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Egg Donation - Not an easy decision

Catherine McDiarmid-Watt | Thursday, June 21, 2007 | 0 comments

There Is No Me Without You

The day before, a catheter was guided by ultrasound through Carly's cervix, and eggs, 16 of them, were extracted from her follicles, made artificially mature by fertility hormones. These eggs were meant for me — I had purchased them. She was going to be the genetic mother of my child.

I was 43 when I reached the painful but inescapable conclu­sion that I wasn't going to be able to give birth to another child. My husband and I had a six-year-old son and had been trying for several years to add to our family, despite the fact that I'd had a terrifying emergency cesarean the first time around and several doctors had urged us to use a surrogate rather than risk my health or a future baby's. By the time we agreed to try IVF, the likelihood of success (referred to in the fertility world as the "take home baby rate") for a woman my age using her own eggs was less than 5 percent.

We're not going to do anything crazy, my husband and I kept reminding each other. We're not desperate, we already have a wonderful kid. We thought about people we knew who had spent tens if not hundreds of thousands of dollars in an unsuccessful quest for a child. We knew couples whose marriages had been wrecked by the physical, emotional, and financial strain of multiple IVF cycles. But each insemination, each near-miss made us feel as if there was an empty chair at our table. We had considered adoption, but ultimately our desire for our son to have a biological connection to his sibling was simply too great. And so, we tentatively began to explore egg donation and surrogacy.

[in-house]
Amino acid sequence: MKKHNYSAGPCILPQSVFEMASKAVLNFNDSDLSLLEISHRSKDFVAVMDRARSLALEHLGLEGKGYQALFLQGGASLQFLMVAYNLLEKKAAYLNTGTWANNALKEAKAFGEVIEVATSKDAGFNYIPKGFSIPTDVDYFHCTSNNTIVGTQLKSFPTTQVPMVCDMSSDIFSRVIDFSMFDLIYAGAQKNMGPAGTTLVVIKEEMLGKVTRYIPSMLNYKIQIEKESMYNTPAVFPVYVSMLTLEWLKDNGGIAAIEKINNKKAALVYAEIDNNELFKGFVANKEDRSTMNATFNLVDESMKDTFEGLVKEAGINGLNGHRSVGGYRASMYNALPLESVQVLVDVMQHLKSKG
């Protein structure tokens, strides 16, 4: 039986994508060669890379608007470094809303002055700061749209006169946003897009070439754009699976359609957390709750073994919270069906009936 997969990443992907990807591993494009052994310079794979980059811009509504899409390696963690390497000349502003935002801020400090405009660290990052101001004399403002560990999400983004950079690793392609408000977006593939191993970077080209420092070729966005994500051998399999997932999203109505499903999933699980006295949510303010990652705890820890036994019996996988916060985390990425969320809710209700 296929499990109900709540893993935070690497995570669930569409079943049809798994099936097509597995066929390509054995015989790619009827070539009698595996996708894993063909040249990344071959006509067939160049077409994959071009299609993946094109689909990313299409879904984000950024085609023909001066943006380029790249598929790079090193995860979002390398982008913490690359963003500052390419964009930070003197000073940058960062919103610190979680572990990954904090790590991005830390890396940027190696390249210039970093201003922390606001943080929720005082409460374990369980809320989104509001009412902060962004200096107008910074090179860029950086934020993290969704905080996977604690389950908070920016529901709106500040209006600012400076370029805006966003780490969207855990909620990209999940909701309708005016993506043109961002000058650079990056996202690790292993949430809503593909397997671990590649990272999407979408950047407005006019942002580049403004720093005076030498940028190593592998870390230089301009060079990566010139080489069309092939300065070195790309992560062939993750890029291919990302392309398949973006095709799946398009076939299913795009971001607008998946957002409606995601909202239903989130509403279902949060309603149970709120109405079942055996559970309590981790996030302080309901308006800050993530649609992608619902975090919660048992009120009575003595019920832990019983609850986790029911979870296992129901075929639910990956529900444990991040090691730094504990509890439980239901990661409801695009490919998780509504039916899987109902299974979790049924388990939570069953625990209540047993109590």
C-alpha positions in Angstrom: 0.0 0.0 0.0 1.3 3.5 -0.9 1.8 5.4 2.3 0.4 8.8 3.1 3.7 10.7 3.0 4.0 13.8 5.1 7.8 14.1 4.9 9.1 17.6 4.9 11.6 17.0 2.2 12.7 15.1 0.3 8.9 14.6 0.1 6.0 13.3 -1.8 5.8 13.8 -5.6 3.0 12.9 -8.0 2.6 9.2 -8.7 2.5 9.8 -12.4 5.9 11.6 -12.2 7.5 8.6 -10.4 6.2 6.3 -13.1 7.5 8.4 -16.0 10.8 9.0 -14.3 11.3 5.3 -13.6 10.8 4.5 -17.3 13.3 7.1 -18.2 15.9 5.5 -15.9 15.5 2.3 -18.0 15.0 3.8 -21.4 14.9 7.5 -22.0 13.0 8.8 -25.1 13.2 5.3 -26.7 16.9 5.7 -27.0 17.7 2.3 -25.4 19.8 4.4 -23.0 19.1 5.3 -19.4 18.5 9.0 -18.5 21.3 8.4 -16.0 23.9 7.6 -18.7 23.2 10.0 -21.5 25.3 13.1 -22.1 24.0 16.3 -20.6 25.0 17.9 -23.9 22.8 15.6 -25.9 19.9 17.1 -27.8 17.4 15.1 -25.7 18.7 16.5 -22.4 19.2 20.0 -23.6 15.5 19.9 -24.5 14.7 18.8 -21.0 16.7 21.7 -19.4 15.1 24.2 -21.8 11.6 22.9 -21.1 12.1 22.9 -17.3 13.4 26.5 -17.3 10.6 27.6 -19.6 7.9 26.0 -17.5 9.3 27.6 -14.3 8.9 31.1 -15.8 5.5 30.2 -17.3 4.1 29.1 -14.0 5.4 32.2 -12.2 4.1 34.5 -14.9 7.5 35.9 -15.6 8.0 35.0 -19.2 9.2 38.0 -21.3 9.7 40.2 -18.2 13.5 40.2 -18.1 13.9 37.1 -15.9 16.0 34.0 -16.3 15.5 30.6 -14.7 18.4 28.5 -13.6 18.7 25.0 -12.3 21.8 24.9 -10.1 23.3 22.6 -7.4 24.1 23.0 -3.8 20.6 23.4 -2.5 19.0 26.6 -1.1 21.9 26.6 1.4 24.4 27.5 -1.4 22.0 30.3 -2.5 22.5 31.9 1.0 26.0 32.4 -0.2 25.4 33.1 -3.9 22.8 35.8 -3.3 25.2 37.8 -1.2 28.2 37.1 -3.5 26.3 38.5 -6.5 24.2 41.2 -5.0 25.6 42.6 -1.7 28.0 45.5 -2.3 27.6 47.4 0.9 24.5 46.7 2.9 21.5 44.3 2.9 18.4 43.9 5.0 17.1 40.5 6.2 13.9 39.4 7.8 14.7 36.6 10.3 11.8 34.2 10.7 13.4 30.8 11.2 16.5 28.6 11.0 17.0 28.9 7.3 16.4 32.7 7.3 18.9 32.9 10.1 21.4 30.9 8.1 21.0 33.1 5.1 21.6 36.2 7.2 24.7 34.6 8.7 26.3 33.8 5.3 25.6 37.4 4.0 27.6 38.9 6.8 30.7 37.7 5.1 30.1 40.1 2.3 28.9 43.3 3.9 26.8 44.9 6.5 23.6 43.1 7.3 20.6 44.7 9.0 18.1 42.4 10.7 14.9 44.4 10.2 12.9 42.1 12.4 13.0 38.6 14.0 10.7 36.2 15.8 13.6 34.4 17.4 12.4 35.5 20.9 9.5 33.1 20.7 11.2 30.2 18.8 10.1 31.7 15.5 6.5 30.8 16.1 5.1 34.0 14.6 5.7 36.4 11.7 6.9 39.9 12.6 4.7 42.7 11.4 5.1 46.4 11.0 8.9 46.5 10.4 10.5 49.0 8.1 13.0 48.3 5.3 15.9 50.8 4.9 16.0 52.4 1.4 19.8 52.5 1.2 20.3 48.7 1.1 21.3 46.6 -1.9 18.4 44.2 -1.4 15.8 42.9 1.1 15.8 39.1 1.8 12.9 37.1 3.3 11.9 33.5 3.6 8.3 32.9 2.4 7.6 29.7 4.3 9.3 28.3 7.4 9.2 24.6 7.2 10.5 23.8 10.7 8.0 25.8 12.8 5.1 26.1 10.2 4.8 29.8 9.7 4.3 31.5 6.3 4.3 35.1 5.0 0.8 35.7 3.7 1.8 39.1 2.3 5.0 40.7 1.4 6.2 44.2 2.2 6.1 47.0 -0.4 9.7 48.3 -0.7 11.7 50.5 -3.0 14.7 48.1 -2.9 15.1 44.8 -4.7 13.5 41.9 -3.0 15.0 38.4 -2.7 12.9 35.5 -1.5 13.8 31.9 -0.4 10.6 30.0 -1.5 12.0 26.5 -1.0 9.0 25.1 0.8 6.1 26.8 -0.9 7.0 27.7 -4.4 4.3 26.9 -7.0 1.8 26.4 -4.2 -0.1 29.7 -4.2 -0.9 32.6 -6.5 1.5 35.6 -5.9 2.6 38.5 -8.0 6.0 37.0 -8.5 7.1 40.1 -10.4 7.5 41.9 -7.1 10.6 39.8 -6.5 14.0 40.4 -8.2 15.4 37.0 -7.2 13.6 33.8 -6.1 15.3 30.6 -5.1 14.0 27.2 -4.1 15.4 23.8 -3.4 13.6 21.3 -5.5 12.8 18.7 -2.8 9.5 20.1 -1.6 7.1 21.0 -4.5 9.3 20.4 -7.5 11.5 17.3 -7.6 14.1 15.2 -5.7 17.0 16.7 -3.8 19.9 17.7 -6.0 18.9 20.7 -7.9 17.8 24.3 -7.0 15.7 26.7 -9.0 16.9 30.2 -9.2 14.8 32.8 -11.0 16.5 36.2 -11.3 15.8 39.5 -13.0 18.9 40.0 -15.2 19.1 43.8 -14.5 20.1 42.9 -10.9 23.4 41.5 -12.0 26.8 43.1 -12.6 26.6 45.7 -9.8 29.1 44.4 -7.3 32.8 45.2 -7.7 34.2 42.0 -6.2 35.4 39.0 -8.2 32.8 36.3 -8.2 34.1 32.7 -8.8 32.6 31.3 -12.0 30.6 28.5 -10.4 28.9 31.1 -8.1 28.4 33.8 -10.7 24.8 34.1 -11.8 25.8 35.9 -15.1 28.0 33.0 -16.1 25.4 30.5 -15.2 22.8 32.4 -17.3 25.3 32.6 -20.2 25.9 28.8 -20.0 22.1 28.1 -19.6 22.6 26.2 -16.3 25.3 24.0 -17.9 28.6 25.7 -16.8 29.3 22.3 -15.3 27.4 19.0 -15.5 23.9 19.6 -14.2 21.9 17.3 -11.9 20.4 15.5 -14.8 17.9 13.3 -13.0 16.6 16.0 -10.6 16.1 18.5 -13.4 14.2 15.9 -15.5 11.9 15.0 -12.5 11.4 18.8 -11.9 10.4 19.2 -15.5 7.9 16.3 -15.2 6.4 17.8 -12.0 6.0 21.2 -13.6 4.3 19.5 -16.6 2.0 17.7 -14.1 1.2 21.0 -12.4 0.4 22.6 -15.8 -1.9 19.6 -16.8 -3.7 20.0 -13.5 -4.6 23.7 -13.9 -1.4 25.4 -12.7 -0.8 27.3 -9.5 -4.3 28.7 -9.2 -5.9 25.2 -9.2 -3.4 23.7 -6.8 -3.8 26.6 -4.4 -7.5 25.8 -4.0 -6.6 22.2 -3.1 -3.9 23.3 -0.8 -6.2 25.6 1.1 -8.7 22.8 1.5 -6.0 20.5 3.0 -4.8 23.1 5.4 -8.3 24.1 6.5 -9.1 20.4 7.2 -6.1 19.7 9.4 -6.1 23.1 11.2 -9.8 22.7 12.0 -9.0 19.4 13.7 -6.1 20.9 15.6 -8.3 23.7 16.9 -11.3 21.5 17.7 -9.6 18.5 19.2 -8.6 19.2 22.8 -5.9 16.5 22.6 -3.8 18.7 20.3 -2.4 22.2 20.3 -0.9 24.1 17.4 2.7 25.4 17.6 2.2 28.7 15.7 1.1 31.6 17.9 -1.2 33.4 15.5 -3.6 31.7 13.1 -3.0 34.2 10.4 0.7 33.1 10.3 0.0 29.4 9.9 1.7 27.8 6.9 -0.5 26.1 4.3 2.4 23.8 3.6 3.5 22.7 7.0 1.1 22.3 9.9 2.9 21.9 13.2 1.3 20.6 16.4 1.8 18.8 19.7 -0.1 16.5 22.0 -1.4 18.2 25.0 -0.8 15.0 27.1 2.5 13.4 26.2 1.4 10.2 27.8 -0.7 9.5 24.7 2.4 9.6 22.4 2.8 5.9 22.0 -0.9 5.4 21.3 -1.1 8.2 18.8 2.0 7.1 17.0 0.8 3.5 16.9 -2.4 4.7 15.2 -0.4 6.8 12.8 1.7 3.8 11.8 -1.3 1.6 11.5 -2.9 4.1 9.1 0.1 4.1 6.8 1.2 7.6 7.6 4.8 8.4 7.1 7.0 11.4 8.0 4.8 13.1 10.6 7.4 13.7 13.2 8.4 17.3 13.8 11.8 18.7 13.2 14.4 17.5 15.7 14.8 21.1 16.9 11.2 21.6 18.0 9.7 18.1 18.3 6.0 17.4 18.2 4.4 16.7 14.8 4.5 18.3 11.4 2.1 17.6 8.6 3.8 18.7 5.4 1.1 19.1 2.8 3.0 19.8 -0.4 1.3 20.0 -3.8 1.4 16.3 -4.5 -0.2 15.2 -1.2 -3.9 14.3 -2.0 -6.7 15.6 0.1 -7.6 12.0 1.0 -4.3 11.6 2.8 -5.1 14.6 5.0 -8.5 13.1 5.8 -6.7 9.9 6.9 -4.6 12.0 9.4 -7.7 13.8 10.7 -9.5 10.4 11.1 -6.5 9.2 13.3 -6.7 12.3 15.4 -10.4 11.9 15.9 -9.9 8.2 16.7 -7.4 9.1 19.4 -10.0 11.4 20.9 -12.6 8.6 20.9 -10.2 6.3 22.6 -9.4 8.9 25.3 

In recent years, gestational surrogacy with an egg donor — in which an egg is taken from a donor, fertilized, then implanted as an embryo in the uterus of another woman, who serves as the surrogate for the woman who can't conceive — has virtually replaced traditional surrogacy, in which the surrogate uses her own eggs and is simply artificially inseminated. The beginnings of this shift can be dated to 1986, when a New Jersey couple, William and Elizabeth Stern, paid Mary Beth Whitehead $10,000 (plus $5,000 in expenses) to bear a child for them. Whitehead had a change of heart after giving birth to Baby M, and though the court eventually awarded custody to the Sterns, it decreed that a relationship with Whitehead was "in the best interests of the child," and she was granted visitation rights. Splitting up the reproductive work — such that one woman contributes the egg, another the womb — is the best way to avoid this nightmare.
Full article: http://www.elle.com/featurefullstory/10235/there-is-no-me-without-you.html





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Catherine

About Catherine: I am mom to three grown sons, two grandchildren and two rescue dogs. After years of raising my boys as a single mom, I remarried a wonderful man who had never had a child of his own. Unexpectedly, I found myself pregnant at 49!
Sadly we lost that precious baby at 8 weeks, and decided to try again. Five more losses, turned down for donor egg, foster care and adoption due to my age and losses - we have accepted that there will be no more babies in our house.

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